Aboriginal Writing

Subject AIND30011 (2011)

Note: This is an archived Handbook entry from 2011.

Credit Points: 12.50
Level: 3 (Undergraduate)
Dates & Locations:

This subject has the following teaching availabilities in 2011:

Semester 2, Parkville - Taught on campus.
Pre-teaching Period Start not applicable
Teaching Period not applicable
Assessment Period End not applicable
Last date to Self-Enrol not applicable
Census Date not applicable
Last date to Withdraw without fail not applicable

Timetable can be viewed here. For information about these dates, click here.
Time Commitment: Contact Hours: 2.5-hours per week
Total Time Commitment: Not available


Corequisites: None
Recommended Background Knowledge: 37.5 points of 2nd year subjects in Australian Indigenous Studies.
Non Allowed Subjects: 106-045 Aboriginal Writing and AIND20006 Aboriginal Writing
Core Participation Requirements: For the purposes of considering request for Reasonable Adjustments under the disability Standards for Education (Cwth 2005), and Students Experiencing Academic Disadvantage Policy, academic requirements for this subject are articulated in the Subject Description, Subject Objectives, Generic Skills and Assessment Requirements of this entry.The University is dedicated to provide support to those with special requirements. Further details on the disability support scheme can be found at the Disability Liaison Unit website: http://www.services.unimelb.edu.au/disability/


Mr Philip Morrissey


Philip Morrissey


Subject Overview: This subject studies Aboriginal fiction, poetry and drama, as well as life stories and criticism, focusing on questions of reading positions (particularly for non-Aboriginal students) and representation. It pays particular attention to the diversity of Aboriginal writing in terms of form, content, voice and place and examines the manner in which the reception of Aboriginal texts has been conditioned by political and economic factors. On completion of this subject students should understand the problematics of Aboriginal writing in the context of postcolonial Australia, and its relation to everyday life.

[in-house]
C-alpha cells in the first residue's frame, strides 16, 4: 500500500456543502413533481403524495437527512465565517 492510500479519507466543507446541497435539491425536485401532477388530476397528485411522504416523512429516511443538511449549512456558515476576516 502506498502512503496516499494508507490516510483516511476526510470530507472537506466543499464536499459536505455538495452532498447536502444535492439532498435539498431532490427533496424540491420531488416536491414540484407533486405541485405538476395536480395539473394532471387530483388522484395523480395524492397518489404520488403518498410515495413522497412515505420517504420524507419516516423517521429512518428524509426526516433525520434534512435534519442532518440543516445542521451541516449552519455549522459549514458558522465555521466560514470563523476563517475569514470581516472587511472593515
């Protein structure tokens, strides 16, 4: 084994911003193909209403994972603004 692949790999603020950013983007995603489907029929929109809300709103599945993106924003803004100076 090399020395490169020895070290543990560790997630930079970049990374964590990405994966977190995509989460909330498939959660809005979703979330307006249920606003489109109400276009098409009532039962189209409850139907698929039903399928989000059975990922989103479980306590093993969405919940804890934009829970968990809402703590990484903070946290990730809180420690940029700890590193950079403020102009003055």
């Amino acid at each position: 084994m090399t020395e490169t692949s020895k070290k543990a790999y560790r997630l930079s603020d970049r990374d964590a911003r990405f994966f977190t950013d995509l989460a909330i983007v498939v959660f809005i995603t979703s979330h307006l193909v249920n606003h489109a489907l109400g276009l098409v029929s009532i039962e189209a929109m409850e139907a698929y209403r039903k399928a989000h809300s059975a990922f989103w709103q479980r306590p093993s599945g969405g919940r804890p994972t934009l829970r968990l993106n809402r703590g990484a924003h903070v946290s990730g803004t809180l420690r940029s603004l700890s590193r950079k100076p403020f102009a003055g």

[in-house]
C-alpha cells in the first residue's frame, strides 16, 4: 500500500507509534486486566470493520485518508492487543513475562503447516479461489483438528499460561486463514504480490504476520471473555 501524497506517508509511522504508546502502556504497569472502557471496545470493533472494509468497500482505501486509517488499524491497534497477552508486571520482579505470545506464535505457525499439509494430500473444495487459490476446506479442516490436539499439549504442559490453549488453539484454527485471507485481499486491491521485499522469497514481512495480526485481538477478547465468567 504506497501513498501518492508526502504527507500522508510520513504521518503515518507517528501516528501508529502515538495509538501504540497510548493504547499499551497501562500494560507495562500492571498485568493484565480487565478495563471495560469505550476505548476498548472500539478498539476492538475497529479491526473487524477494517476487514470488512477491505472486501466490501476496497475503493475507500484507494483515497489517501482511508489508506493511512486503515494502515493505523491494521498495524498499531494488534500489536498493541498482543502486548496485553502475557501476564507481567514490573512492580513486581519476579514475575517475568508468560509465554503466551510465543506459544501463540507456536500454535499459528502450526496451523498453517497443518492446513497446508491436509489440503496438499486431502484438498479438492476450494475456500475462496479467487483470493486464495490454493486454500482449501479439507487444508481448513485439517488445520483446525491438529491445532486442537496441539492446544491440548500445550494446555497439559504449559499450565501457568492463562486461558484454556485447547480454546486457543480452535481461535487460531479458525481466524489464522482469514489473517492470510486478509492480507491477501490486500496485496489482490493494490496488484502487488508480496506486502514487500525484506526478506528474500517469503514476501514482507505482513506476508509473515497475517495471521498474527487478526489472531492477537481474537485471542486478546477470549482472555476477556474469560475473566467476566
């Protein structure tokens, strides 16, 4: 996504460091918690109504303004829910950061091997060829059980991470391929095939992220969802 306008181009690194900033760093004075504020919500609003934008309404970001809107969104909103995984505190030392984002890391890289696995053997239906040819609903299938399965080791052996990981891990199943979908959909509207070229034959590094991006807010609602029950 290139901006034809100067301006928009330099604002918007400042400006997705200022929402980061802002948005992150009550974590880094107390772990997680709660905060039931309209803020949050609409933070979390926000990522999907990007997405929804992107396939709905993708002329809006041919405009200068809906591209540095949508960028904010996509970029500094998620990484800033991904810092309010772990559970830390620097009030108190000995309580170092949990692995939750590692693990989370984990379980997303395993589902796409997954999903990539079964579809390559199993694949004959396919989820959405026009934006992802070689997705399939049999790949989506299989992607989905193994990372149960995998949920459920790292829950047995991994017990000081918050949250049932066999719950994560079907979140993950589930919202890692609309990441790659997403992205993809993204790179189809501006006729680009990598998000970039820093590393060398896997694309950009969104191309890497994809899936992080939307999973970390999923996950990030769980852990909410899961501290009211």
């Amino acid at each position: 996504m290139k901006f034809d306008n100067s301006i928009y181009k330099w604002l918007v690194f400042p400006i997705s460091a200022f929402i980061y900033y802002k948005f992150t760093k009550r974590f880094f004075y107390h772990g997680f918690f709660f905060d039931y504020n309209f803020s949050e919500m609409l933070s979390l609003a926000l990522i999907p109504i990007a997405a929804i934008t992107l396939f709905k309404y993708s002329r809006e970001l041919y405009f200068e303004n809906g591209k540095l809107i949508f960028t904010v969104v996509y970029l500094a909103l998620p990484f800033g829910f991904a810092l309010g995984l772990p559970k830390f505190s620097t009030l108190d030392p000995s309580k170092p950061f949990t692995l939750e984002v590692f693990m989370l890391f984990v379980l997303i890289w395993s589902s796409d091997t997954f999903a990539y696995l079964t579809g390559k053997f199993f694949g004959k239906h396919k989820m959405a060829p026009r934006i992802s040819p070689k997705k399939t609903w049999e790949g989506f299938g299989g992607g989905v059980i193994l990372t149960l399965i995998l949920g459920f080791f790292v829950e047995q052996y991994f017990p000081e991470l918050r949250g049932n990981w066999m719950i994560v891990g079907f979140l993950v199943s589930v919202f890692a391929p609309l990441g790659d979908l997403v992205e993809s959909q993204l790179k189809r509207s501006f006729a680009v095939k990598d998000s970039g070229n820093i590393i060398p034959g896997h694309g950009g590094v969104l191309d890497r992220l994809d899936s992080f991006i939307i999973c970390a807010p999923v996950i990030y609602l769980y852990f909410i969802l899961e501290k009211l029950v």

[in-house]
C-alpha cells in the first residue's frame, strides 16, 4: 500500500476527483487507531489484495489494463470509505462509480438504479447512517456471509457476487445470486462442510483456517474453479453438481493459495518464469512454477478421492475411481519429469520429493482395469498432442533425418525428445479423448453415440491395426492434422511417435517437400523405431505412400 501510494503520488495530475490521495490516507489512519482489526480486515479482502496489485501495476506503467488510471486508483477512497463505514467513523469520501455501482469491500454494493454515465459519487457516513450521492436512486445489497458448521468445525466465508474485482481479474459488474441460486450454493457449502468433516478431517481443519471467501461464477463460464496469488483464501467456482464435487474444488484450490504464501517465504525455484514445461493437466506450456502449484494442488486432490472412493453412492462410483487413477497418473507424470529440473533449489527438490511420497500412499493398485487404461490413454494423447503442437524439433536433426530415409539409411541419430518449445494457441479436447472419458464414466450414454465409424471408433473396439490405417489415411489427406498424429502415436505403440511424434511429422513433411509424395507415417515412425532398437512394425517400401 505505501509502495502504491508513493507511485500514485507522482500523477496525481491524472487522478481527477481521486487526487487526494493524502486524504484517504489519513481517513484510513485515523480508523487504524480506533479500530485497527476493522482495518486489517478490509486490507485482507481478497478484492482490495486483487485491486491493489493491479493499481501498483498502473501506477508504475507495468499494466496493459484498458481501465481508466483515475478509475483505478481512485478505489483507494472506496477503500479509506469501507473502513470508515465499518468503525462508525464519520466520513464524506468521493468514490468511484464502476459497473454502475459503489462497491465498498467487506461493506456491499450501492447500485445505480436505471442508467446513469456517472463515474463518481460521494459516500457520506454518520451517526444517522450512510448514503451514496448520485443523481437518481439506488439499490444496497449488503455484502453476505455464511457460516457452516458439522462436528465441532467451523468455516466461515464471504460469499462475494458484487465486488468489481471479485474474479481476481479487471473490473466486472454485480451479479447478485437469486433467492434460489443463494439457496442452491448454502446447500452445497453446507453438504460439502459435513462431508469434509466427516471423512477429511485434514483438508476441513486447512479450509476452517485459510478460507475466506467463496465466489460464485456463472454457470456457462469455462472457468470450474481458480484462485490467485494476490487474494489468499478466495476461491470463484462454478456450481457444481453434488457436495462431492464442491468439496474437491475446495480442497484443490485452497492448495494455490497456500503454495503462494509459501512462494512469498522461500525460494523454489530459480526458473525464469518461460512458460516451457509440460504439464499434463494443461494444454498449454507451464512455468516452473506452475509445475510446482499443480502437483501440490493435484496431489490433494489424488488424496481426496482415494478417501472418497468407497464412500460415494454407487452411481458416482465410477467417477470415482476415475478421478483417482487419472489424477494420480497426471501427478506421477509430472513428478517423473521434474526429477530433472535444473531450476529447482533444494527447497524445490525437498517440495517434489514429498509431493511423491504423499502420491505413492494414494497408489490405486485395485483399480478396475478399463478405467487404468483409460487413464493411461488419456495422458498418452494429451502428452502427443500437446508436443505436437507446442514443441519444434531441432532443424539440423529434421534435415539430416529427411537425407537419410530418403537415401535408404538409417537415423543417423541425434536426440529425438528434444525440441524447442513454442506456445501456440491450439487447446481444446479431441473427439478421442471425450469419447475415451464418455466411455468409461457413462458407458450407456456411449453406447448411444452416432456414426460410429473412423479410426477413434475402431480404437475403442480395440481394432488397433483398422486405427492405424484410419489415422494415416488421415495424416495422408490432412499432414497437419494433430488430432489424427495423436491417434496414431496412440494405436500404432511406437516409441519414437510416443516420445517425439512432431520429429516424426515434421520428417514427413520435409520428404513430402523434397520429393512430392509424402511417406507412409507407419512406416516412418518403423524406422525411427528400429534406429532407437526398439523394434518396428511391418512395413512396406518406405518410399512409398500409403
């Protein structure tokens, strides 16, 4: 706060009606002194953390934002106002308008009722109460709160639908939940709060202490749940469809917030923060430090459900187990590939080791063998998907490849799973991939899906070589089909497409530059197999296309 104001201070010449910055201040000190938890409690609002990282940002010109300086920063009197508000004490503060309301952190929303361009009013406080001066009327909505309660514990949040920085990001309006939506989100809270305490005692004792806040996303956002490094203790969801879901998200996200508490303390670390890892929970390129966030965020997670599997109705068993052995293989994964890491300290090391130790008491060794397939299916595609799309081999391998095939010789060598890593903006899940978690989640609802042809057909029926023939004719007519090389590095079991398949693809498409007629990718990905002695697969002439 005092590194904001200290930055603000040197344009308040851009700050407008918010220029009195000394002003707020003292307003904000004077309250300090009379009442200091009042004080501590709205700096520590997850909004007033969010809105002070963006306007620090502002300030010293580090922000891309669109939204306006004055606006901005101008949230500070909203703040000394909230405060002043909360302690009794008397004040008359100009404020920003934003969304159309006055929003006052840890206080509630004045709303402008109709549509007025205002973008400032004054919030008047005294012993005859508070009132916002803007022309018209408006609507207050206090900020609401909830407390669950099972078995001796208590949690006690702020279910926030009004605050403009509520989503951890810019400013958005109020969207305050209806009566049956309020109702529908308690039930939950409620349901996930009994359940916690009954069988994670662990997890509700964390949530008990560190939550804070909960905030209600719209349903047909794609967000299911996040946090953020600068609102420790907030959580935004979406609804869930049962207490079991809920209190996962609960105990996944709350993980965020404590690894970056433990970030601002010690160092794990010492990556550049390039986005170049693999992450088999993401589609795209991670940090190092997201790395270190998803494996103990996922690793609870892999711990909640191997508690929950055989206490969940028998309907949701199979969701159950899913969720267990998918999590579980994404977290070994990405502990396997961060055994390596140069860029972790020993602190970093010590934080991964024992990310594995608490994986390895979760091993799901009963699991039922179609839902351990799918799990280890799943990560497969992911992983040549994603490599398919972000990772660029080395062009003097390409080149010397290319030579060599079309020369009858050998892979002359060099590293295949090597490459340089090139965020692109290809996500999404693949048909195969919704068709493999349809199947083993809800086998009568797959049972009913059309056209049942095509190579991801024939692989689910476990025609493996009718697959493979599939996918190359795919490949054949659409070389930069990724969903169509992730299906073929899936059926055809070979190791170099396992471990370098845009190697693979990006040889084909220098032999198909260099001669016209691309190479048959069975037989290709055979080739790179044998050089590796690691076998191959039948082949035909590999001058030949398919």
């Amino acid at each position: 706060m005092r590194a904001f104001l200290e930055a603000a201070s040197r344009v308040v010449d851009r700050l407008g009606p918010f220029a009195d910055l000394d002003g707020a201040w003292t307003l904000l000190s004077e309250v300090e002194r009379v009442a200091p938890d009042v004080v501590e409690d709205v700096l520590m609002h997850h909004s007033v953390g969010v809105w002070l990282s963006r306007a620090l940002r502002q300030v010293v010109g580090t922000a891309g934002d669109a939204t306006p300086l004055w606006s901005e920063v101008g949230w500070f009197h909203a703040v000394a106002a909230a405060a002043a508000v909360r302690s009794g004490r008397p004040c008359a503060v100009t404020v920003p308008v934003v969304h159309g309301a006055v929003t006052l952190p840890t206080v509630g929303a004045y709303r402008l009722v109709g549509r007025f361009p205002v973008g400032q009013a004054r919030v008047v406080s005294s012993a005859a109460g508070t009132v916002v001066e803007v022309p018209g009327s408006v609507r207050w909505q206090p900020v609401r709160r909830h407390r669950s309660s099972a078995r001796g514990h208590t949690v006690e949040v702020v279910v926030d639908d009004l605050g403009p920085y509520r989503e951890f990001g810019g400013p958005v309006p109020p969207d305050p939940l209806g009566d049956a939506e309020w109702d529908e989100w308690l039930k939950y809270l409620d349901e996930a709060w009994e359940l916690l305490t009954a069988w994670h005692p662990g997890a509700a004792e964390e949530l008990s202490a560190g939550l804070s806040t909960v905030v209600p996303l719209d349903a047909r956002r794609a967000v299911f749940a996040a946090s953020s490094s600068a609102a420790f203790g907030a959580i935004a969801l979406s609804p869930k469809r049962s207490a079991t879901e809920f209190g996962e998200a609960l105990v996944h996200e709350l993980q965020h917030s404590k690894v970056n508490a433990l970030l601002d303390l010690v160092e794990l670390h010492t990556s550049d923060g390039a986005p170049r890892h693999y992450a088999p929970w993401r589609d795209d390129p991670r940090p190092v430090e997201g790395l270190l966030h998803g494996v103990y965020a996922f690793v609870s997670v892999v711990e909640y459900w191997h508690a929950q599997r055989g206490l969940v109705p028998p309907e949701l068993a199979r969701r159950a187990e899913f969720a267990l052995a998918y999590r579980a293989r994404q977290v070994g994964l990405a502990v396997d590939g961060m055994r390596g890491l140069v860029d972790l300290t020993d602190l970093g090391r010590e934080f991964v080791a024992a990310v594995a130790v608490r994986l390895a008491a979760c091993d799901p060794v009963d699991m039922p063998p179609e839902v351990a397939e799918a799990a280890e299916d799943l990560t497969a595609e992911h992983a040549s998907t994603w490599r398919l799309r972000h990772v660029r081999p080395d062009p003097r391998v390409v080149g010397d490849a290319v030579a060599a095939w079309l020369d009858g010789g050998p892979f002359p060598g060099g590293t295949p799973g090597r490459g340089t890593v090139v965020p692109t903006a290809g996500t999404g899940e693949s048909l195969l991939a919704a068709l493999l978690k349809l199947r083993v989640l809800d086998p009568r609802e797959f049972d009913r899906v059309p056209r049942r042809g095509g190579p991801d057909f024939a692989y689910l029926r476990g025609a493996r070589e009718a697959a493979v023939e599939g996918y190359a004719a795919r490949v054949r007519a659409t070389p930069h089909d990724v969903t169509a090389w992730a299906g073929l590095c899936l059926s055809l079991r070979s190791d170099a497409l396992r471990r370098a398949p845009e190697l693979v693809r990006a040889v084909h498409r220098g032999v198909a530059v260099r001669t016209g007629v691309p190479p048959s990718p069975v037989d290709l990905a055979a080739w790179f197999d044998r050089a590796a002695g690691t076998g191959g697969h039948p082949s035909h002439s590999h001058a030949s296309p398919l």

Objectives: Students who complete this subject will:

  • develop appropriate skills in reading Aboriginal English, creole and vernacular expressions;
  • appreciate the diversity of Aboriginal texts with respect to content, form and discourse;
  • develop an informed reading position capable of critique yet sensitive to the politics of Aboriginal writing.
Assessment: Tutorial participation and a 10-minute class presentation, 10%, an essay of 1500 words, 30% (due mid-semester), and an essay of 2500 words, 60% (due at the end of the semester). This subject has a minimum hurdle requirement of 75%, regular participation in tutorials are required. Assessment submitted late without an approved extension will be penalised at 10% per day. In-class tasks missed without approval will not be marked. All pieces of written work must be submitted to pass this subject.
Prescribed Texts:
  • Bran Nue Dae (J Chi), Currency
  • No Sugar (J Davis), Currency
  • My Place (S Morgan), Fremantle Arts
  • Gularabulu (Muecke & Roe), Fremantle Arts
  • Shark (B Pascoe), Magabala
  • True Country (K Scott), Fremantle Arts
  • Watershed (F Bayet-Charlton), IAD
  • Swallow the Air (T Winch), UQP
  • Plains of Promise (A Wright), UQP
  • Sweet Water ........ Stolen Land (McLaren, Magabala)
Breadth Options:

This subject potentially can be taken as a breadth subject component for the following courses:

You should visit learn more about breadth subjects and read the breadth requirements for your degree, and should discuss your choice with your student adviser, before deciding on your subjects.

Fees Information: Subject EFTSL, Level, Discipline & Census Date
Generic Skills: Students who successfully complete this subject will:

  • have developed an understanding of relevant critical theories and methods;
  • be able to work effectively as an individual and member of class;
  • be competent in the use of a wide range of research applications and resources;
  • communicate complex ideas clearly and comprehensively;
  • produce high quality written material in a timely manner.
Related Course(s): Bachelor of Arts(Media and Communications)
Related Majors/Minors/Specialisations: Australian Indigenous Studies
Australian Indigenous Studies
Australian Indigenous Studies
Australian Indigenous Studies Major

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